Transportation’s report also makes note of the Capital Region Board’s role in all of this, and I agree it makes sense for surrounding communities to take part. That said, I think Edmonton should be proactive about transit service to the airport.

Beyond that, the report from Transportation just doesn’t add up. Here are the questions I have about it:

  • Why is there such a focus on 100% cost recovery, when the rest of ETS operates at about 45%? Only “special event service” and charters are subject to 100% cost recovery, and even with planned fare increases to $3 by 2013, cost recovery is only expected to rise to about 54% (see Transit System Fare Policy C451D for more info)
  • Why are three new buses required and why would the total cost to acquire them be “at least $1.5 million”? First of all, based on 2008 data (large PDF), the City has no lack of spare buses. With a fleet size of 821 40’ diesels, there are at least 146 spare buses available at any given time, 19 of which are reserved for emergency deployment. So wouldn’t it be cheaper to find a way to reduce the number held for maintenance from 127 to 124? And even if we did want new buses, where does the $1.5 million figure come from? Based on the May 2008 report (large PDF) that discussed trolley buses, the cost for a diesel bus in 2010 was expected to be $425,000 whereas the cost for a hybrid was expected to be $650,000.
  • Of course, the type of bus chosen has an impact on operating costs, which for some reason are $254,000 more in the City report than in the ETSAB report (even though ETSAB used a figure provided by ETS). That same report on trolley buses found that maintenance costs for the hybrid and diesel buses are similar, but that the hybrids use 15% to 20% less fuel.

And perhaps most importantly, why do both reports focus on a ticket price of just $2.50? Especially considering adult fares are up to $2.75 now. I’d be willing to bet that most people who’d use the service would be willing to pay more. I don’t think $5 or perhaps even $10 is out of the question.

And then, on top of all of that, there’s this article in the Edmonton Sun:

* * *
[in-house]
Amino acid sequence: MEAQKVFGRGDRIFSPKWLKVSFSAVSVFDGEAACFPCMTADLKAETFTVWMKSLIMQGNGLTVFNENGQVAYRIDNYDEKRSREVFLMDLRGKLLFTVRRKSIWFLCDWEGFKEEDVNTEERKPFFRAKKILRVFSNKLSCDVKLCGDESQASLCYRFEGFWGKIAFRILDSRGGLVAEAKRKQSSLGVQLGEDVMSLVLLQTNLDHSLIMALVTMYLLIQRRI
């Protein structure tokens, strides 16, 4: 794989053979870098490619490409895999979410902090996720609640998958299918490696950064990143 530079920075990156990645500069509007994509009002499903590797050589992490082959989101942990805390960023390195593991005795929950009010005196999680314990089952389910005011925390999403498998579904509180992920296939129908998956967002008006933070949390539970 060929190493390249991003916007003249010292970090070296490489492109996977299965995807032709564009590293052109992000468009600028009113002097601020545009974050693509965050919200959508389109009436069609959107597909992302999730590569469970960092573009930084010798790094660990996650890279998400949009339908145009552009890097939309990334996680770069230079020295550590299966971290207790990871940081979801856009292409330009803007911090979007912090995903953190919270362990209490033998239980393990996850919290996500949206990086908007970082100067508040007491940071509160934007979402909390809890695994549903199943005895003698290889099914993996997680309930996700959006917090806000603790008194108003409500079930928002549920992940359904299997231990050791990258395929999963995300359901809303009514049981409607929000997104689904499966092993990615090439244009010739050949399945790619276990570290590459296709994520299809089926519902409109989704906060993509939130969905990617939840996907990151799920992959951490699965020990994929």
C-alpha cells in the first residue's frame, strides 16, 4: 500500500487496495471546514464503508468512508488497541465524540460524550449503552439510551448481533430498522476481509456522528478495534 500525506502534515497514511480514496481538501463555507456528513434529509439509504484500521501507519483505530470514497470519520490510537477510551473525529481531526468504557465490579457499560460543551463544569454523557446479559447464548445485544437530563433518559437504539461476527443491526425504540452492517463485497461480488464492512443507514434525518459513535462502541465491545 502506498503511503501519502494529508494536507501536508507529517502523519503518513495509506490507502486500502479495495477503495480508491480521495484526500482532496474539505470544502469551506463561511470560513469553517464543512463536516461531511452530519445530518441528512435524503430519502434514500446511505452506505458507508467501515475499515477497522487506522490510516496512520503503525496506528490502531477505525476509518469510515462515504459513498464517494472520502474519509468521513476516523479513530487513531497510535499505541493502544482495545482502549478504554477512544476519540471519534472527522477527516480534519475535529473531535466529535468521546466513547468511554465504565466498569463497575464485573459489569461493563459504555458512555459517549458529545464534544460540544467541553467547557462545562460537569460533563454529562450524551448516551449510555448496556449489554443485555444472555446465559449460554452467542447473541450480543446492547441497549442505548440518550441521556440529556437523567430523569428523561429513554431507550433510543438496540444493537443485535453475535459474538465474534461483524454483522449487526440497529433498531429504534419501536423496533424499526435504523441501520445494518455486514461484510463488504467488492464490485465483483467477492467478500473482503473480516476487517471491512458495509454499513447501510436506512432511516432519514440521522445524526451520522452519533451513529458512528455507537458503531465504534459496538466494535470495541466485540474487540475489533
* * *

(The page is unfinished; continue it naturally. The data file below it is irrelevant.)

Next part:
The city’s transportation department is proposing to build a dedicated bus lane along the future LRT corridor from city boundaries to the Edmonton International Airport.

So they’re saying bus service to the airport is too expensive, but they want to build an expensive dedicated bus lane for bus service we don’t even offer? To be fair, this was in response to what could be done to move people were the City successful in its bid for EXPO 2017. Still, Transportation boss Bob Boutilier was quoted as saying:

“There are opportunities to build up that ridership now. The cost of building a bus way is a lot less than an LRT route but people will see the value as ridership crawls up and progresses to a higher capacity.”

I can think of a way to build up ridership right now – start offering bus service to EIA from Century Park!

Edmonton City Centre Airport Lands Master Plan Principles

A report went to City Council today outlining the vision and principles for development of the City Centre Airport lands.

The ECCA lands will be home to 30,000 Edmontonians living, working and learning in a sustainable community that uses 100% renewable energy, is carbon neutral, significantly reduces its ecological footprint, and empowers residents to pursue a range of sustainable lifestyle choices.

You can download the report here. A few of the highlights for me:

  • The challenge is to be experimental, not to wait for the perfect solution to arrive.
  • Common goal is defined by: design excellence, empowering people, reducing consumption, offering lifestyle options, innovating, measuring achievements.